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The Powerbroker: How Bob Woodward Conquered Washington

Bob Woodward at Trump Tower
Photo by Drew Angerer/Getty Images
Julia Ioffe
September 28, 2021

Washington is a tenaciously traditional town, and there are few customs more strictly observed here than the rollout of a book by the legendary journalist Bob Woodward. Everyone knows when it will arrive, like when the air smells of coming rain, and everyone knows exactly how it’s going to go. The juiciest morsels will be reported in the week before the book is released—often by Jamie Gangel of CNN or in the Washington Post, Woodward’s journalistic pied a terre. Other outlets, perhaps the New York Times or NPR, will follow up with “exclusive” reporting of Woodward’s exclusive reporting, bragging, ever so subtly, that they were able to “obtain” the book in advance of publication. This will, in turn, drive the conversation on cable news and on social media. And by time the book is actually available for purchase, it is already #1 on the New York Times best-seller list and Amazon.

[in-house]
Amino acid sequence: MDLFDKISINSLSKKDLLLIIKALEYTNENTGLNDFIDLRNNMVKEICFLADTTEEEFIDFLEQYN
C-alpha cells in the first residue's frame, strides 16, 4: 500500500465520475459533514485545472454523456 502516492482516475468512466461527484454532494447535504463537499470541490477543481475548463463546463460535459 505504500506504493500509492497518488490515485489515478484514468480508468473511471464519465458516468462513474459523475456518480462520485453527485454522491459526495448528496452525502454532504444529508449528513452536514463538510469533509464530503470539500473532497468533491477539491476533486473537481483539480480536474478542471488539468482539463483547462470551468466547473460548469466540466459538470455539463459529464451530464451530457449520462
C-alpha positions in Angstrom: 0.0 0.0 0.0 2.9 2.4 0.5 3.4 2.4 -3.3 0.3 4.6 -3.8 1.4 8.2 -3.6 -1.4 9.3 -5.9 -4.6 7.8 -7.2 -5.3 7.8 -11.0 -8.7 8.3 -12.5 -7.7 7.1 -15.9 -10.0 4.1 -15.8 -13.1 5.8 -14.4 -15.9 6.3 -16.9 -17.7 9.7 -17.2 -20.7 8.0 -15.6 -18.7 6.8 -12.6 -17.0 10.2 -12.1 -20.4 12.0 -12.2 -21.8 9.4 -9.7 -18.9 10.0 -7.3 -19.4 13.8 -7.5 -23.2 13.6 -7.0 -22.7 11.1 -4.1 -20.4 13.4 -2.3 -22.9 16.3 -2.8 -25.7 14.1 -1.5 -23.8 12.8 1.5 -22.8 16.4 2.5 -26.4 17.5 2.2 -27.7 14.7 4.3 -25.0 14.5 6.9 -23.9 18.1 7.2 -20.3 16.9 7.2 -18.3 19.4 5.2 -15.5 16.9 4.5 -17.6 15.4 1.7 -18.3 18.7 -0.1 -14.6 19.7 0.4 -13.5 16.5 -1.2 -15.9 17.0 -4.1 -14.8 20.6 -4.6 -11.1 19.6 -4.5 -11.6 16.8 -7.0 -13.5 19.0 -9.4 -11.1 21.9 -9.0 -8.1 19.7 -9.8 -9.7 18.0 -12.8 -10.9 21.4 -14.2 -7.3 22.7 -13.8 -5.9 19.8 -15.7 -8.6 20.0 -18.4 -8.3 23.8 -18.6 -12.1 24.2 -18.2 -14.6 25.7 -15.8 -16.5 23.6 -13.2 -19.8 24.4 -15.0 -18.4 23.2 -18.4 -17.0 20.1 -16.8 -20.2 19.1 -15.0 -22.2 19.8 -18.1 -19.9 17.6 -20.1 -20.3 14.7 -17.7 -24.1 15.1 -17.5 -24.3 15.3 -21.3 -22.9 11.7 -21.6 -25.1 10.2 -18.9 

“It’s a fine-tuned machine at this point,” said one Washington journalist. “He has the most powerful agent”—Bob Barnett, who has represented many of the presidents, such as Barack Obama, that Woodward has chronicled—“and the most powerful publisher,” Simon & Schuster C.E.O. Jonathan Karp. “He uses the Washington Post, which has a huge audience. The way they package and dole out the scoops, the way he gets uninterrupted, uncritical airtime gives him a huge ride and huge pre-publication sales”—which are key to ensuring that a book debuts on the best-seller list. “It’s very effective,” added the journalist. “No one does a book rollout like Bob Woodward.”